More than 85 large wildfires are ripping across the West Coast, from California to Oregon and Washington. In the Southeast, people are just beginning to recover from Hurricane Sally, while more storms are brewing in the Atlantic. And the Midwest continues to recover from the recent derecho.
Severe weather and natural disasters can occur anywhere — sometimes with little warning. The FTC’s site, Dealing with Weather Emergencies, has practical tips to help you prepare for, deal with, and recover from a weather emergency. It’s mobile-friendly, so easy to get to when and where you need it.
- Thinking about how you’d get your family, pets, and property ready for an emergency? There’s help for you. (And it’s National Preparedness Month – not a bad time to think about your plan.)
- Scammers scuttle out of the woodwork after a disaster, so you’ll find ways to spot and avoid their scams.
- Disasters can cause all kinds of financial stress — and lost documents. Check out some ideas to manage money, credit, housing, and those lost docs.
Then, help others in your community by sharing tips on social media or — if you’re able — by printing and handing out a one-page graphic, Picking Up the Pieces after a Disaster or Ready for HURRICANE SEASON? 5 things to do now, depending on where you are and what’s happening.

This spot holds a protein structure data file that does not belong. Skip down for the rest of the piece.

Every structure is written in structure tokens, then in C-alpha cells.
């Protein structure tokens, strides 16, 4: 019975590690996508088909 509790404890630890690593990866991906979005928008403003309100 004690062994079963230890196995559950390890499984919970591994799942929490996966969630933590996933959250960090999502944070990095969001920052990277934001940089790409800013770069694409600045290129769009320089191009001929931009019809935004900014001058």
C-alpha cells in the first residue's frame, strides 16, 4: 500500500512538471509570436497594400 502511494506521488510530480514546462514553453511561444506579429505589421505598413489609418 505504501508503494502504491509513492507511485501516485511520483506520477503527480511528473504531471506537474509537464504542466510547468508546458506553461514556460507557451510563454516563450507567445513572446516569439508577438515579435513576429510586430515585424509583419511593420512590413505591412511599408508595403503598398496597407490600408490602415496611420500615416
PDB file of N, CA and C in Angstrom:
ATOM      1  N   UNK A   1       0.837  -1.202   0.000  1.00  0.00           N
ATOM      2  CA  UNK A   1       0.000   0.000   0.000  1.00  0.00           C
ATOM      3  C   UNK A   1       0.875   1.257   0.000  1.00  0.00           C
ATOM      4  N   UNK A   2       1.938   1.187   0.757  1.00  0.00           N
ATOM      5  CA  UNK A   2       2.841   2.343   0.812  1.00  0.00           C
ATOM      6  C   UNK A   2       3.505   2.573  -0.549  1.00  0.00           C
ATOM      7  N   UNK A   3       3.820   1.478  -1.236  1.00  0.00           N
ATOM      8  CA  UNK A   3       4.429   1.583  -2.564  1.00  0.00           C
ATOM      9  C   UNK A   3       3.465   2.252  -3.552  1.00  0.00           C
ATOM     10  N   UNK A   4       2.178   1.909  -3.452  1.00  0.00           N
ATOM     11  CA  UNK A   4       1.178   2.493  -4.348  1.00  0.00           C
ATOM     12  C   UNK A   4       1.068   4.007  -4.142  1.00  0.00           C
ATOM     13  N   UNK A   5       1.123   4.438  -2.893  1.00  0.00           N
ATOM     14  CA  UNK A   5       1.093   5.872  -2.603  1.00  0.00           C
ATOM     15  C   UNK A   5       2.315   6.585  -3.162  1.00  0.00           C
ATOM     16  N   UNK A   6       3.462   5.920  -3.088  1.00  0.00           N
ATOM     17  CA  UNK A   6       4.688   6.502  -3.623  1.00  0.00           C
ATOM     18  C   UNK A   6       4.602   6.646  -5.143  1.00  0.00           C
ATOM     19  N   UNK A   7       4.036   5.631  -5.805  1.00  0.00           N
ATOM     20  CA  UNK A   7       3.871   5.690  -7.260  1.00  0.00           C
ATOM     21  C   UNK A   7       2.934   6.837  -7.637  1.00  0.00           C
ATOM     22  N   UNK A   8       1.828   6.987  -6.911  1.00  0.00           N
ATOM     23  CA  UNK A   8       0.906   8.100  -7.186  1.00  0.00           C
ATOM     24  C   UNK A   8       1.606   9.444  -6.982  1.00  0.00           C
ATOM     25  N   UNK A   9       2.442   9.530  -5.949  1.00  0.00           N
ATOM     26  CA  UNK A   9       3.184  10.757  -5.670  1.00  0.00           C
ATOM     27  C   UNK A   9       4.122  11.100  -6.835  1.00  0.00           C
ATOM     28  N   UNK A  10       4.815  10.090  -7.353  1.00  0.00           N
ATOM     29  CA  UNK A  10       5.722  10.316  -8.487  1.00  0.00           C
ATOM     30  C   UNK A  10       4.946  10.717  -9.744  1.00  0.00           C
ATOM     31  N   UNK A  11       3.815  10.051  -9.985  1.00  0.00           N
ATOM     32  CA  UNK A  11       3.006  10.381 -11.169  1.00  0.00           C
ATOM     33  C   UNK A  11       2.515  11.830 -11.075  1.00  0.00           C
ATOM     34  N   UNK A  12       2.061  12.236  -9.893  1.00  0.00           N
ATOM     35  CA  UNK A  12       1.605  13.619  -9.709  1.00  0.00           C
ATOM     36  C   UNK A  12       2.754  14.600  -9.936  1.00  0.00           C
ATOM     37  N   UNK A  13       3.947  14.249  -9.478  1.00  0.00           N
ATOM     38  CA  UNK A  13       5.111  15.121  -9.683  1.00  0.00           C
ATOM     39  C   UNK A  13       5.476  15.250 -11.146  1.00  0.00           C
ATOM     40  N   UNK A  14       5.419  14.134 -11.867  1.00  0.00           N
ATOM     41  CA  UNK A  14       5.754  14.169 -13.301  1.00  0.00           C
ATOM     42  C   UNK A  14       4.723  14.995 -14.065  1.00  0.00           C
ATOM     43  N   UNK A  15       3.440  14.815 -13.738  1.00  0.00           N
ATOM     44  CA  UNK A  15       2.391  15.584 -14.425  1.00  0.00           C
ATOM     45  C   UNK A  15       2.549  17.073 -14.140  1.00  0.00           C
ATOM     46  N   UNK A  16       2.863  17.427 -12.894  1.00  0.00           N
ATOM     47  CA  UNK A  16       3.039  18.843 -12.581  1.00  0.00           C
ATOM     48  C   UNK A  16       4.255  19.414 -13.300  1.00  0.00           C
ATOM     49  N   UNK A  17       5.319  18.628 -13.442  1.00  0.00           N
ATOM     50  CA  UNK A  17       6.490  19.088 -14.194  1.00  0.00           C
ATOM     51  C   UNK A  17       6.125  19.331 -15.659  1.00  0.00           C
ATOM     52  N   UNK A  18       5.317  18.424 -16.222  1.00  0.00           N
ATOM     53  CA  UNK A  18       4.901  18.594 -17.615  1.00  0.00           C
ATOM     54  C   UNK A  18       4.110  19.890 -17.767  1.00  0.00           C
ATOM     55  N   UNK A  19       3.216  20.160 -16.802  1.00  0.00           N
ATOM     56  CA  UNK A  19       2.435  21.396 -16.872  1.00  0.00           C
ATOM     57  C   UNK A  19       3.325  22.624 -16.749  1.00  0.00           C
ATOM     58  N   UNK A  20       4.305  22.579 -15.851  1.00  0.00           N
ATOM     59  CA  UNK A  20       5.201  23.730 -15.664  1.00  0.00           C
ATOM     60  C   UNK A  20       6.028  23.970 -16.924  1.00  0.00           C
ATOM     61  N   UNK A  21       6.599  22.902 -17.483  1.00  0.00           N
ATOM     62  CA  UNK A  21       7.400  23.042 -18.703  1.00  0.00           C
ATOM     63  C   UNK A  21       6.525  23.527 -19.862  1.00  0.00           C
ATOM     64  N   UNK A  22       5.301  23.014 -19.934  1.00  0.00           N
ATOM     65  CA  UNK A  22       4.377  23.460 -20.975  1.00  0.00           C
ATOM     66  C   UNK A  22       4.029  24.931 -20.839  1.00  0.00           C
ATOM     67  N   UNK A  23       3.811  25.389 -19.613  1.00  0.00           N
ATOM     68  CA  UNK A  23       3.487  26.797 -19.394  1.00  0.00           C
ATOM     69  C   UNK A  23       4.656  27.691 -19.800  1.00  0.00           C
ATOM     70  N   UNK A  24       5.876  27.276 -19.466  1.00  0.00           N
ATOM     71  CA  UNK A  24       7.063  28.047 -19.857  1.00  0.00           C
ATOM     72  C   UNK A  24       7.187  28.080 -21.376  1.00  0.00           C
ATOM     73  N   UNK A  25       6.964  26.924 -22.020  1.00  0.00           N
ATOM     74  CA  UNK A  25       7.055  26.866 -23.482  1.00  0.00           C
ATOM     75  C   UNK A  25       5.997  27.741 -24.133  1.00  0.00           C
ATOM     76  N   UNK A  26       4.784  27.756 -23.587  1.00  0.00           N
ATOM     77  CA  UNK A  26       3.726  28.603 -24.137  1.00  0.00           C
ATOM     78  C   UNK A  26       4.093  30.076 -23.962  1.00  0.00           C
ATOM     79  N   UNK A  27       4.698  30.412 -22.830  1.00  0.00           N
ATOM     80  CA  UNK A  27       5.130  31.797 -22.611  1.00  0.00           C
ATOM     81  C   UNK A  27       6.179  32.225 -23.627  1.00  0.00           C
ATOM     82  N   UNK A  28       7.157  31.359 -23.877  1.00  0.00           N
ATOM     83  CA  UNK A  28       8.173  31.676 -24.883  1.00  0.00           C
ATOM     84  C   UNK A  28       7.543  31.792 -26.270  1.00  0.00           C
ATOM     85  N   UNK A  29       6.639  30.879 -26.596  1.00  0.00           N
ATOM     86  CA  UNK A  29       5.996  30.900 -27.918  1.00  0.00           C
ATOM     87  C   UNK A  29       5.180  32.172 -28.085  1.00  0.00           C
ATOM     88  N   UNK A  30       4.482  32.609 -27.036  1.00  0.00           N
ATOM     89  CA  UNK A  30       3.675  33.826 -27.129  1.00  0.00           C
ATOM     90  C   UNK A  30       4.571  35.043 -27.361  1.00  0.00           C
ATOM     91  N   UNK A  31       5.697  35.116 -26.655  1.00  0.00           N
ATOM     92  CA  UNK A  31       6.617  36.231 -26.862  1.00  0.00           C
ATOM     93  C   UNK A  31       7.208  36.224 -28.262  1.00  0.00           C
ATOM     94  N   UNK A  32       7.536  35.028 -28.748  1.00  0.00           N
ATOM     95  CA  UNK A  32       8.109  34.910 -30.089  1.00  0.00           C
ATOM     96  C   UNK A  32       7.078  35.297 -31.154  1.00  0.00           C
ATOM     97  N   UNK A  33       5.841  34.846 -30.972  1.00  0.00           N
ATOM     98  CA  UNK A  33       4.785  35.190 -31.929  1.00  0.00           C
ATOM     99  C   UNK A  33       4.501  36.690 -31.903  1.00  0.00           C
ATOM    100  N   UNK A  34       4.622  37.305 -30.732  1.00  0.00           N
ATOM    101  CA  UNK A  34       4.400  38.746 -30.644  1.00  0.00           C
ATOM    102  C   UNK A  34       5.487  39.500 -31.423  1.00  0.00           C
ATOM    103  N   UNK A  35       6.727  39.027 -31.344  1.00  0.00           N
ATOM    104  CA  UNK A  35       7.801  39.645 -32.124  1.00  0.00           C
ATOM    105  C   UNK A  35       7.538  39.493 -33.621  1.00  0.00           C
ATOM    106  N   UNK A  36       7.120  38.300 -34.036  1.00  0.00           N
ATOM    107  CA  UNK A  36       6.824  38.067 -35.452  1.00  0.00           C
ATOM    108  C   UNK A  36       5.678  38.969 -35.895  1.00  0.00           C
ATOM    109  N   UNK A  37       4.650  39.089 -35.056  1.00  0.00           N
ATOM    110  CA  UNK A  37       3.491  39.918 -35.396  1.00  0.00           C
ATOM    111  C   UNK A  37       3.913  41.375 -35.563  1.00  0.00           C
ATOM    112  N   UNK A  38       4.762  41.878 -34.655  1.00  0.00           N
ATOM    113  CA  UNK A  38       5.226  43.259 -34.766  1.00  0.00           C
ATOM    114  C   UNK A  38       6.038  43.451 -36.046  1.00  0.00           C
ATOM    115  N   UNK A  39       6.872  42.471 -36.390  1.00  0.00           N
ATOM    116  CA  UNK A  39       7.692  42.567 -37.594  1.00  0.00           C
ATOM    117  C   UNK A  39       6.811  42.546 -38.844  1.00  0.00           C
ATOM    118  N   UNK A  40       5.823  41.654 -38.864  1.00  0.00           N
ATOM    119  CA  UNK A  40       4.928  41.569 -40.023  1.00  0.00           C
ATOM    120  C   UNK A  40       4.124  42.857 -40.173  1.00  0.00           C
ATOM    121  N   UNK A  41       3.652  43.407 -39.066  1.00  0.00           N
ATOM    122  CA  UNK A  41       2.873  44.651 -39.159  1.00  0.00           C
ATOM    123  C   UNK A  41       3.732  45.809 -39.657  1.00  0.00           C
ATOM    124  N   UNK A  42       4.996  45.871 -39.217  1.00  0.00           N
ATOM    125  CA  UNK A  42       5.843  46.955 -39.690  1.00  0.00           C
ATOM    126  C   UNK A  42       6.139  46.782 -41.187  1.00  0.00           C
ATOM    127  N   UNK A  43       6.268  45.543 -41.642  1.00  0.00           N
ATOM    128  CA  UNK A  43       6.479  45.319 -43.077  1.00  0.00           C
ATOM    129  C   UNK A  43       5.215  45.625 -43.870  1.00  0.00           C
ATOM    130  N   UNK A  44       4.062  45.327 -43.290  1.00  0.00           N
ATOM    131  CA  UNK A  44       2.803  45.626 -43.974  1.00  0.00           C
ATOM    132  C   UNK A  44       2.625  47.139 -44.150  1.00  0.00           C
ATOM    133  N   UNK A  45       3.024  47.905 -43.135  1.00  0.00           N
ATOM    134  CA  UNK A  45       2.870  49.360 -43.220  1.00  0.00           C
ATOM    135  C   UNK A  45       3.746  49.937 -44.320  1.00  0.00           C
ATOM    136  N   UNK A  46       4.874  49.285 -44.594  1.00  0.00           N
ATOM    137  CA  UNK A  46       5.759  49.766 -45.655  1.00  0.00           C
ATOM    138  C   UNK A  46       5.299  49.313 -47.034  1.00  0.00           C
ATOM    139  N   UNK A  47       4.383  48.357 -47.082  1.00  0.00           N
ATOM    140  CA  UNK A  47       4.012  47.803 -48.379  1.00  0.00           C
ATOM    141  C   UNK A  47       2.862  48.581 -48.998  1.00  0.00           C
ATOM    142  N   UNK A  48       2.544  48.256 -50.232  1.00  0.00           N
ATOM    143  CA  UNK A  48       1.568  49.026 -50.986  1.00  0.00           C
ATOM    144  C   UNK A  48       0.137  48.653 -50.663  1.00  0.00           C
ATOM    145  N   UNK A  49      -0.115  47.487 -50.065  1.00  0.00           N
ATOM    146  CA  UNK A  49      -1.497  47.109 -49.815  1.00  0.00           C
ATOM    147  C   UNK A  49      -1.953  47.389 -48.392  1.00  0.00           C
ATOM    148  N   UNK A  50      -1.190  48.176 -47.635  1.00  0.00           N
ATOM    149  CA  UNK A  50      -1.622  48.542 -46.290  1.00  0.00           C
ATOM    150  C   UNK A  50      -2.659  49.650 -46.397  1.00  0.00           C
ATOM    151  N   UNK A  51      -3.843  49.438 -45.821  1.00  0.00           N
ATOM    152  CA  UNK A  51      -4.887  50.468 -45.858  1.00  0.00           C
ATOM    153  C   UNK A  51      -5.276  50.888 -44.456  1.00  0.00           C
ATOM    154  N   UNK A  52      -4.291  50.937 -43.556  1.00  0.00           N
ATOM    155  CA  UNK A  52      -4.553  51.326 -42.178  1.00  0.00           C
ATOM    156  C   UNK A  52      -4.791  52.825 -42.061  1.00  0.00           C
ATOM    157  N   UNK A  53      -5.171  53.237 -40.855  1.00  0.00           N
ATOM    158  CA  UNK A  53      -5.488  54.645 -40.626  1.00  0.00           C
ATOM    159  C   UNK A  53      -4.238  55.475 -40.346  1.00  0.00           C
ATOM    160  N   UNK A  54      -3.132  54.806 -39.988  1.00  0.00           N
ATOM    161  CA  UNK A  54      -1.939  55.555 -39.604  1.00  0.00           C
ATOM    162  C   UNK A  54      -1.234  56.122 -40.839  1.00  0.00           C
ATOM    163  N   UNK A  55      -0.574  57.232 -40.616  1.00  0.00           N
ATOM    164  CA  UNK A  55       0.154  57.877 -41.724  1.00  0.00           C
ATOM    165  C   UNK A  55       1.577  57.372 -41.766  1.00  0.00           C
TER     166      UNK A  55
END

And don’t forget to sign up for our consumer alerts. Thank you, and stay safe.
The purpose of this blog and its comments section is to inform readers about Federal Trade Commission activity, and share information to help them avoid, report, and recover from fraud, scams, and bad business practices. Your thoughts, ideas, and concerns are welcome, and we encourage comments. But keep in mind, this is a moderated blog. We review all comments before they are posted, and we won’t post comments that don’t comply with our commenting policy. We expect commenters to treat each other and the blog writers with respect.
- We won’t post off-topic comments, repeated identical comments, or comments that include sales pitches or promotions.
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- We won’t post comments that include personal information, like Social Security numbers, account numbers, home addresses, and email addresses. To file a detailed report about a scam, go to ReportFraud.ftc.gov.
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